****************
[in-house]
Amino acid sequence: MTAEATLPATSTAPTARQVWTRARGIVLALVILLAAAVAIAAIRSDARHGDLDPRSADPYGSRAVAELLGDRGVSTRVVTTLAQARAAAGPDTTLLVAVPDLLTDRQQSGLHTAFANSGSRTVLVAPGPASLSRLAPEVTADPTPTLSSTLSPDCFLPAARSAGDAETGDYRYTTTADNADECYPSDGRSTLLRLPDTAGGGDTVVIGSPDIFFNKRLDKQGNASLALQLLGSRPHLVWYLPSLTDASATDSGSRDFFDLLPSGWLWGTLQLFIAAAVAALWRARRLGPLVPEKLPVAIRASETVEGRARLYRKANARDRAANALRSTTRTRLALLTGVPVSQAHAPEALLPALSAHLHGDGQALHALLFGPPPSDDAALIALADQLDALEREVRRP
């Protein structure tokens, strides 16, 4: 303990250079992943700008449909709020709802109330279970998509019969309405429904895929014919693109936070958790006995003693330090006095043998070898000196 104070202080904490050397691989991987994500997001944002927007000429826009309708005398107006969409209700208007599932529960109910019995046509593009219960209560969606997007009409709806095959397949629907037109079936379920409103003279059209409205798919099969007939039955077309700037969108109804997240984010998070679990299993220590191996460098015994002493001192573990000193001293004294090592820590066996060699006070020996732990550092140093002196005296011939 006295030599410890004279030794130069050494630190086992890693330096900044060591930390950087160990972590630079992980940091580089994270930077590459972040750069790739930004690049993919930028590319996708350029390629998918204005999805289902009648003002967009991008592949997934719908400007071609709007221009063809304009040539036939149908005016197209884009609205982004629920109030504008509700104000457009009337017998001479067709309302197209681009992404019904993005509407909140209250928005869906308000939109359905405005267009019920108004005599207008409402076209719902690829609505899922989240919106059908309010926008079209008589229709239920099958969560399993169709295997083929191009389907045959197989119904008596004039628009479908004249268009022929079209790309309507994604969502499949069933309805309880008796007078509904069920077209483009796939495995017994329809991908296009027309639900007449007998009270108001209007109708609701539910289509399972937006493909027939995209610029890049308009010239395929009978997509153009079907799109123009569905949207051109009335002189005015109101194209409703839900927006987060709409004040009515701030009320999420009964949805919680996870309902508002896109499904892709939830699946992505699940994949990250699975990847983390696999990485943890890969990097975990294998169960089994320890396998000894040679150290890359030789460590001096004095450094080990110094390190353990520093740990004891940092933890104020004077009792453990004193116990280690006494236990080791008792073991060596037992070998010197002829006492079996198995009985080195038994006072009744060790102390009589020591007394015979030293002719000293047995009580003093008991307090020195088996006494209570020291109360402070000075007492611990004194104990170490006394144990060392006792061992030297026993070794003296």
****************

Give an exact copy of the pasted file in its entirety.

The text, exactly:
[in-house]
Amino acid sequence: MTAEATLPATSTAPTARQVWTRARGIVLALVILLAAAVAIAAIRSDARHGDLDPRSADPYGSRAVAELLGDRGVSTRVVTTLAQARAAAGPDTTLLVAVPDLLTDRQQSGLHTAFANSGSRTVLVAPGPASLSRLAPEVTADPTPTLSSTLSPDCFLPAARSAGDAETGDYRYTTTADNADECYPSDGRSTLLRLPDTAGGGDTVVIGSPDIFFNKRLDKQGNASLALQLLGSRPHLVWYLPSLTDASATDSGSRDFFDLLPSGWLWGTLQLFIAAAVAALWRARRLGPLVPEKLPVAIRASETVEGRARLYRKANARDRAANALRSTTRTRLALLTGVPVSQAHAPEALLPALSAHLHGDGQALHALLFGPPPSDDAALIALADQLDALEREVRRP
């Protein structure tokens, strides 16, 4: 303990250079992943700008449909709020709802109330279970998509019969309405429904895929014919693109936070958790006995003693330090006095043998070898000196 104070202080904490050397691989991987994500997001944002927007000429826009309708005398107006969409209700208007599932529960109910019995046509593009219960209560969606997007009409709806095959397949629907037109079936379920409103003279059209409205798919099969007939039955077309700037969108109804997240984010998070679990299993220590191996460098015994002493001192573990000193001293004294090592820590066996060699006070020996732990550092140093002196005296011939 006295030599410890004279030794130069050494630190086992890693330096900044060591930390950087160990972590630079992980940091580089994270930077590459972040750069790739930004690049993919930028590319996708350029390629998918204005999805289902009648003002967009991008592949997934719908400007071609709007221009063809304009040539036939149908005016197209884009609205982004629920109030504008509700104000457009009337017998001479067709309302197209681009992404019904993005509407909140209250928005869906308000939109359905405005267009019920108004005599207008409402076209719902690829609505899922989240919106059908309010926008079209008589229709239920099958969560399993169709295997083929191009389907045959197989119904008596004039628009479908004249268009022929079209790309309507994604969502499949069933309805309880008796007078509904069920077209483009796939495995017994329809991908296009027309639900007449007998009270108001209007109708609701539910289509399972937006493909027939995209610029890049308009010239395929009978997509153009079907799109123009569905949207051109009335002189005015109101194209409703839900927006987060709409004040009515701030009320999420009964949805919680996870309902508002896109499904892709939830699946992505699940994949990250699975990847983390696999990485943890890969990097975990294998169960089994320890396998000894040679150290890359030789460590001096004095450094080990110094390190353990520093740990004891940092933890104020004077009792453990004193116990280690006494236990080791008792073991060596037992070998010197002829006492079996198995009985080195038994006072009744060790102390009589020591007394015979030293002719000293047995009580003093008991307090020195088996006494209570020291109360402070000075007492611990004194104990170490006394144990060392006792061992030297026993070794003296």